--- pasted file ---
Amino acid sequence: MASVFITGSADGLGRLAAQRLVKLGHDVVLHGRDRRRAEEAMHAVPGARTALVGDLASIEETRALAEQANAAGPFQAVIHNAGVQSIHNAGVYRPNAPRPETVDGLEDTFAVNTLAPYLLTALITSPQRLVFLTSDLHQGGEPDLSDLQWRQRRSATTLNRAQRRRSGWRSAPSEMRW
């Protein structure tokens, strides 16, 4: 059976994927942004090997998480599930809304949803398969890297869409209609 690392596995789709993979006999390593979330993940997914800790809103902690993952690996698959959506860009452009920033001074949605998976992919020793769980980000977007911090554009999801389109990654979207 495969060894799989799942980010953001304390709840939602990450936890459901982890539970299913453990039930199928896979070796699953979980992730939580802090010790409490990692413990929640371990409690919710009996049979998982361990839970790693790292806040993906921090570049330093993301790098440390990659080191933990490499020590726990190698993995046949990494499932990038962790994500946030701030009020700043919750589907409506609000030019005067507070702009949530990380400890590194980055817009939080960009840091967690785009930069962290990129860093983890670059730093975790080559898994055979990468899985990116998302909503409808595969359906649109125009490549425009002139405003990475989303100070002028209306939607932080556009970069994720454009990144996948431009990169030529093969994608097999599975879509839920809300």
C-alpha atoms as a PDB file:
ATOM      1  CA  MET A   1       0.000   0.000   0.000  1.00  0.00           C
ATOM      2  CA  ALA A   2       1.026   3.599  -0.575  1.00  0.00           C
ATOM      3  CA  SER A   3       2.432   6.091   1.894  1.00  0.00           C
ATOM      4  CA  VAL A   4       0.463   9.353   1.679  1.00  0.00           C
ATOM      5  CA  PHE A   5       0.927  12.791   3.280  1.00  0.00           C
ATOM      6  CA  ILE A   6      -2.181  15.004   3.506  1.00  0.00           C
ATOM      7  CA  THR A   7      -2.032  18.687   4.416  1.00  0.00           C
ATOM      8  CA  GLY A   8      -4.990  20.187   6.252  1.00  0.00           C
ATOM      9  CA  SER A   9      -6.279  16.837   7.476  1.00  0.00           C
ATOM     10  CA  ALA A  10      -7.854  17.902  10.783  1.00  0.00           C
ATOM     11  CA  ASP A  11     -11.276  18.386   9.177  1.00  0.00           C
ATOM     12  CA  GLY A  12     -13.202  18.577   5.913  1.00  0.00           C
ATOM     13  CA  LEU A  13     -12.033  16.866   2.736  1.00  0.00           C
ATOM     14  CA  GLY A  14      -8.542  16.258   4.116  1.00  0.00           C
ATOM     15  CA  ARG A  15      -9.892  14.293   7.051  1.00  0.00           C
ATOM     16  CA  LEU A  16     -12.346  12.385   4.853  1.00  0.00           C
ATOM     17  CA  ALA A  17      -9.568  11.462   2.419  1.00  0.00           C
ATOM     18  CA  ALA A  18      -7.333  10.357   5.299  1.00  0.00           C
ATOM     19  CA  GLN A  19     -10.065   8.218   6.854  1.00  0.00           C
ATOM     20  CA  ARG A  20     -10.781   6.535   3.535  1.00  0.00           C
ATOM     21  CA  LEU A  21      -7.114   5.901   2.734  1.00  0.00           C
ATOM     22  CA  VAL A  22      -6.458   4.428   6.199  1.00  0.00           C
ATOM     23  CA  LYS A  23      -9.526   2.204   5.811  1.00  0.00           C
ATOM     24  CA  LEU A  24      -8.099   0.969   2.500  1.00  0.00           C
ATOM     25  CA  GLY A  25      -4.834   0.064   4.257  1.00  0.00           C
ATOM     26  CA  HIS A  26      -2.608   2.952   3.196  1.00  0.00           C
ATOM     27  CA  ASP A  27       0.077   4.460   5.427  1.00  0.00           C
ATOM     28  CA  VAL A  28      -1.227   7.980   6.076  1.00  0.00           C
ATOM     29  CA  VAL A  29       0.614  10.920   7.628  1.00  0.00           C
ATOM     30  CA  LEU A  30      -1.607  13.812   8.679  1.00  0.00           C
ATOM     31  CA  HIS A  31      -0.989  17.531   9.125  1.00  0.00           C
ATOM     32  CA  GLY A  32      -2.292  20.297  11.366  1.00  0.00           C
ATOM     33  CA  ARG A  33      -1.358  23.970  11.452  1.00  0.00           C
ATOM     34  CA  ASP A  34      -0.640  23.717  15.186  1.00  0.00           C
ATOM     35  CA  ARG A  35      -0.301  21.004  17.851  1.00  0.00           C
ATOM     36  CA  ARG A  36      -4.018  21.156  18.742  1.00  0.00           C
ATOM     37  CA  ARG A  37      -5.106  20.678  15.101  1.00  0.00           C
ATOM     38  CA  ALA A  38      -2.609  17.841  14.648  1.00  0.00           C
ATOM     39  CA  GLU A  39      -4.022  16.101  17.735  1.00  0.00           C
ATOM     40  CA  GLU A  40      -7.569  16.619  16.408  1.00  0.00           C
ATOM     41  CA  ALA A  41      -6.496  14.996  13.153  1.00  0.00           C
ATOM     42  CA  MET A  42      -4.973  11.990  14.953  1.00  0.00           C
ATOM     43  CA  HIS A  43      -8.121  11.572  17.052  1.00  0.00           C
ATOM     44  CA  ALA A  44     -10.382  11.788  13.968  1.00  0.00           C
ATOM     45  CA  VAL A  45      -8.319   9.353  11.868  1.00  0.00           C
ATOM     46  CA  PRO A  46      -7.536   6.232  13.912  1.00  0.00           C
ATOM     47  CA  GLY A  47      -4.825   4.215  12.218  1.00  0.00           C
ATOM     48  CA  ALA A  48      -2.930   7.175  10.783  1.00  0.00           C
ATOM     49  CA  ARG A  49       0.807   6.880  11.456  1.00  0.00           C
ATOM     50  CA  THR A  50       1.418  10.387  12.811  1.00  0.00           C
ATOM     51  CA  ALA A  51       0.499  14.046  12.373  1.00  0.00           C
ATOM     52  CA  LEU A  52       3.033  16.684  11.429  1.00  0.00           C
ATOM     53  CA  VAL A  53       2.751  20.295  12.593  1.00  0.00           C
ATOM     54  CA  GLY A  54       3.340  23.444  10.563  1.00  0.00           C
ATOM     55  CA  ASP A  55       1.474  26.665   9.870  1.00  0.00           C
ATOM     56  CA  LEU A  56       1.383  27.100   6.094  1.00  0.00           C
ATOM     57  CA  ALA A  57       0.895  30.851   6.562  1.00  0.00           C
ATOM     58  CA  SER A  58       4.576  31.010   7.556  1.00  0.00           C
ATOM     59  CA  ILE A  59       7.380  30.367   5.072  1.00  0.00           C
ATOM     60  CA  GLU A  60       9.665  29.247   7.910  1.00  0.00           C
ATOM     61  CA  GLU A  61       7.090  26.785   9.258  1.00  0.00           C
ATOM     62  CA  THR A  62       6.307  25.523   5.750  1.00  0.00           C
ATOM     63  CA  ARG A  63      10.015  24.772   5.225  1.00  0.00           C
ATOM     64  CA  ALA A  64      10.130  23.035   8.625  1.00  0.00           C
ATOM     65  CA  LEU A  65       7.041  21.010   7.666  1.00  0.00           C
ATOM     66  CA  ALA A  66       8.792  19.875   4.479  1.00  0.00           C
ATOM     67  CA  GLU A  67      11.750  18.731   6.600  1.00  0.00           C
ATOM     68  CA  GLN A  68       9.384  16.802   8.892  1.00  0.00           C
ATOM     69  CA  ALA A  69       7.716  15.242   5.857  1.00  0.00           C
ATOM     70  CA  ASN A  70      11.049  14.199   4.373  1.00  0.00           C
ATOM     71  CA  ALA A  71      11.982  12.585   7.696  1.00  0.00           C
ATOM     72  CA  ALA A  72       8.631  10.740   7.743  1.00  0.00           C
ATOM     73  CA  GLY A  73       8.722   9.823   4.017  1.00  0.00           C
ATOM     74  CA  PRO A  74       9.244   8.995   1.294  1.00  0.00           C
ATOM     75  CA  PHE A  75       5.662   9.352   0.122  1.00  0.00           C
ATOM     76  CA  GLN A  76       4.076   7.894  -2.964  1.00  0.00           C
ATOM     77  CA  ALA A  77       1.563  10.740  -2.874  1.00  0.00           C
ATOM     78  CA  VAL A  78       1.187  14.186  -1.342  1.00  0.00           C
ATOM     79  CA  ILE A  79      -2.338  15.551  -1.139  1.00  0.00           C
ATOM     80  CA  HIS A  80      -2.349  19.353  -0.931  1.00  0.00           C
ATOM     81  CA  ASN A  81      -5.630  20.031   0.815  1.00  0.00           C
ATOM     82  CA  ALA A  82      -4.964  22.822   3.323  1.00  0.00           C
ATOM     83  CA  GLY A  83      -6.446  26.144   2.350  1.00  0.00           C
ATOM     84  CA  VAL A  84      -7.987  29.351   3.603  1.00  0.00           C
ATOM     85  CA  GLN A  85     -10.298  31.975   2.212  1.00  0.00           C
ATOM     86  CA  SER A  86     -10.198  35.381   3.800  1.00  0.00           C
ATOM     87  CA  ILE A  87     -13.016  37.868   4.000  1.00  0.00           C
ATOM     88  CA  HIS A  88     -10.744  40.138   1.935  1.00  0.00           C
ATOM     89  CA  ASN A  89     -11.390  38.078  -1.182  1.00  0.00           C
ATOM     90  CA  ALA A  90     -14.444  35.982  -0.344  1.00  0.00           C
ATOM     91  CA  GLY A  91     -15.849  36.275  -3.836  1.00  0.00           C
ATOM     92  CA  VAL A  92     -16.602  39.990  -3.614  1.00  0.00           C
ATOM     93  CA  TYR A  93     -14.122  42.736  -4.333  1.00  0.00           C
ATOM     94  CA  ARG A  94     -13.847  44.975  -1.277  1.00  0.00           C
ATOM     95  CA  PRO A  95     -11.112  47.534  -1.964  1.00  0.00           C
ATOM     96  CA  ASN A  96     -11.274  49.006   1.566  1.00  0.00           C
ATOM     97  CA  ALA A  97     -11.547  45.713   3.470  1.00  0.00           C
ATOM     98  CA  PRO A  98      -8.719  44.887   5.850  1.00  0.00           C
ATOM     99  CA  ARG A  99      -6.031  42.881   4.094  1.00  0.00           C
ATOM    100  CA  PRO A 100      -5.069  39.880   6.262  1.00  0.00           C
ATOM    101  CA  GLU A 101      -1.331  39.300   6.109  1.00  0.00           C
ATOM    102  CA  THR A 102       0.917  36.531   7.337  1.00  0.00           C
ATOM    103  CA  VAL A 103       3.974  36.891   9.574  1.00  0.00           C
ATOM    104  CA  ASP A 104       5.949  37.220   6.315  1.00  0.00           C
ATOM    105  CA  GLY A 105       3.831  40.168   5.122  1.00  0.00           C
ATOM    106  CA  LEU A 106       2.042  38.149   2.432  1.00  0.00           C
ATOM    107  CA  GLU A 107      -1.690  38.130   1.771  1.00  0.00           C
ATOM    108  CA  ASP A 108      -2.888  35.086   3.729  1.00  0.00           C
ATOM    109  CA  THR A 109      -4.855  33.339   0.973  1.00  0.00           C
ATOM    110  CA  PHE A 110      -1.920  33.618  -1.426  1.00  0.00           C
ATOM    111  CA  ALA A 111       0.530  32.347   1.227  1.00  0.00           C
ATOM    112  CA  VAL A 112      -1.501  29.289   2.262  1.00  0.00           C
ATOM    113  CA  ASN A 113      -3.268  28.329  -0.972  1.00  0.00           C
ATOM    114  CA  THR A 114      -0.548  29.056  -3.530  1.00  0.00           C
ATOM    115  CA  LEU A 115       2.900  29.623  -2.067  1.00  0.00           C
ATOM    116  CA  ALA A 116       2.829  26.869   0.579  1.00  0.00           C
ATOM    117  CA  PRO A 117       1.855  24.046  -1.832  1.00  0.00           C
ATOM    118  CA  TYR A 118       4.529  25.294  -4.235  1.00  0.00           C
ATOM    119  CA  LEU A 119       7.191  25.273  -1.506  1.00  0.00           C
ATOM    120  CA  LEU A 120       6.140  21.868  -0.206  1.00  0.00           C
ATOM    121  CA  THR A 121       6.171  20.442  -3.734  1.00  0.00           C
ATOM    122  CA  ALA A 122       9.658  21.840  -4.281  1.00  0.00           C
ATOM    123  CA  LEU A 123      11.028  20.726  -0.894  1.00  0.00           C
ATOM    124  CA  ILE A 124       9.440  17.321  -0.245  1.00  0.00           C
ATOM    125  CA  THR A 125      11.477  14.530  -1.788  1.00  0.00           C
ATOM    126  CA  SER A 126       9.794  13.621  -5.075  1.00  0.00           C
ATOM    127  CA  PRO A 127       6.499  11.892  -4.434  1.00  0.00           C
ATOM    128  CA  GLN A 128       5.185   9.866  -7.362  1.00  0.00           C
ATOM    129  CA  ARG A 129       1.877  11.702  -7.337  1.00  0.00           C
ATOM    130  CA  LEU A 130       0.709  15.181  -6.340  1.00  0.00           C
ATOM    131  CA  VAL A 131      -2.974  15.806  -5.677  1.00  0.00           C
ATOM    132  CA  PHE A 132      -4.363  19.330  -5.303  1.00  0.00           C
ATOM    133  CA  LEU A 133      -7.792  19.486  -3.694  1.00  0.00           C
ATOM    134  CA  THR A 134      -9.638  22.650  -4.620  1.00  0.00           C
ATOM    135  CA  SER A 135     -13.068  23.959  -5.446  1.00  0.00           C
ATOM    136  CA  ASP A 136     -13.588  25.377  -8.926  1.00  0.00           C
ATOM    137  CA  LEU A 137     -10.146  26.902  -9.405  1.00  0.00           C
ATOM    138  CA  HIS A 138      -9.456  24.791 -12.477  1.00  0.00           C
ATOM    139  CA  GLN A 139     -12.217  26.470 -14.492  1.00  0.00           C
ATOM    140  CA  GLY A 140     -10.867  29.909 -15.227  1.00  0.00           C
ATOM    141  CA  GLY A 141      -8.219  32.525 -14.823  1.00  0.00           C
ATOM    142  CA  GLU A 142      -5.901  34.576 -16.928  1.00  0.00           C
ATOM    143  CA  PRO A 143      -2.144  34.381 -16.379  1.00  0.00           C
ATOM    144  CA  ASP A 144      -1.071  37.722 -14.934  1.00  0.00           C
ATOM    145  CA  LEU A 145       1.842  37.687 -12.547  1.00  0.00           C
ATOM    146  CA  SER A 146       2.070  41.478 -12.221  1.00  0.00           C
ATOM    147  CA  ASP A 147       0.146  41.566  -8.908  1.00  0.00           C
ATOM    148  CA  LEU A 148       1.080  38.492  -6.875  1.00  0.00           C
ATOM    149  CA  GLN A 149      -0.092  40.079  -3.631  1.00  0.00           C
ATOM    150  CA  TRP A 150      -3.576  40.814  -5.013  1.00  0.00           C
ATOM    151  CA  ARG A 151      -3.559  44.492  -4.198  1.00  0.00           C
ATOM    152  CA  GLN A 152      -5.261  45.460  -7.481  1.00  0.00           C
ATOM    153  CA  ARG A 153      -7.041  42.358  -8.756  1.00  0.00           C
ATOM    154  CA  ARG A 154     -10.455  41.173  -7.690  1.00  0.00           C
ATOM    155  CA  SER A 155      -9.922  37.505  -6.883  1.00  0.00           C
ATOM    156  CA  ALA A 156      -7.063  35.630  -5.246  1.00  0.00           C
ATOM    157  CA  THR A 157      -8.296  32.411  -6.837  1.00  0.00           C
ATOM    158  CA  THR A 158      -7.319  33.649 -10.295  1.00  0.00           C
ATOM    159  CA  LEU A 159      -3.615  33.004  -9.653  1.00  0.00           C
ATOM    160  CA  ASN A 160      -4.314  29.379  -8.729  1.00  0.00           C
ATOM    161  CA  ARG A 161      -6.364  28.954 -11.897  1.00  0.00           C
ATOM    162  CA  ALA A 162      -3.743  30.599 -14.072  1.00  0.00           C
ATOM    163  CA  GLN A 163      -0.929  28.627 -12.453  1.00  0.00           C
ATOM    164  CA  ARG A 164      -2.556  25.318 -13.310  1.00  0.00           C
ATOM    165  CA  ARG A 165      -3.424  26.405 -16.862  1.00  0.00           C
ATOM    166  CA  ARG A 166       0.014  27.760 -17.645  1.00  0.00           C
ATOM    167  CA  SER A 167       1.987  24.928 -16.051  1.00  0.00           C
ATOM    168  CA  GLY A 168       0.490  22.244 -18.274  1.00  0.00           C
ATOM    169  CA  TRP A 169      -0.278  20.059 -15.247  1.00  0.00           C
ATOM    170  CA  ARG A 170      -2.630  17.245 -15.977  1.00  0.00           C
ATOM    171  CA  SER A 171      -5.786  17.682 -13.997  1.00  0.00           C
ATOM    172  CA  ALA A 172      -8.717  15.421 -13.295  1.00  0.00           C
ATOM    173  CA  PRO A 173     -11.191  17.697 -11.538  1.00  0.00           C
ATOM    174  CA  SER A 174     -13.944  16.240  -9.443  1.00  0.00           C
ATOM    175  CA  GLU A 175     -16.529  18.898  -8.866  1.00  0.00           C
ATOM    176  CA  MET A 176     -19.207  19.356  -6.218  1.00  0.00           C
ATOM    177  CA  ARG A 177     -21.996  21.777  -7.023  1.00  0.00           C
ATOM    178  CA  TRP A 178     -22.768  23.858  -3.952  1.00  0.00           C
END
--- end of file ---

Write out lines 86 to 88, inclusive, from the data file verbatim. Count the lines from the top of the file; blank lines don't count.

ATOM     83  CA  GLY A  83      -6.446  26.144   2.350  1.00  0.00           C
ATOM     84  CA  VAL A  84      -7.987  29.351   3.603  1.00  0.00           C
ATOM     85  CA  GLN A  85     -10.298  31.975   2.212  1.00  0.00           C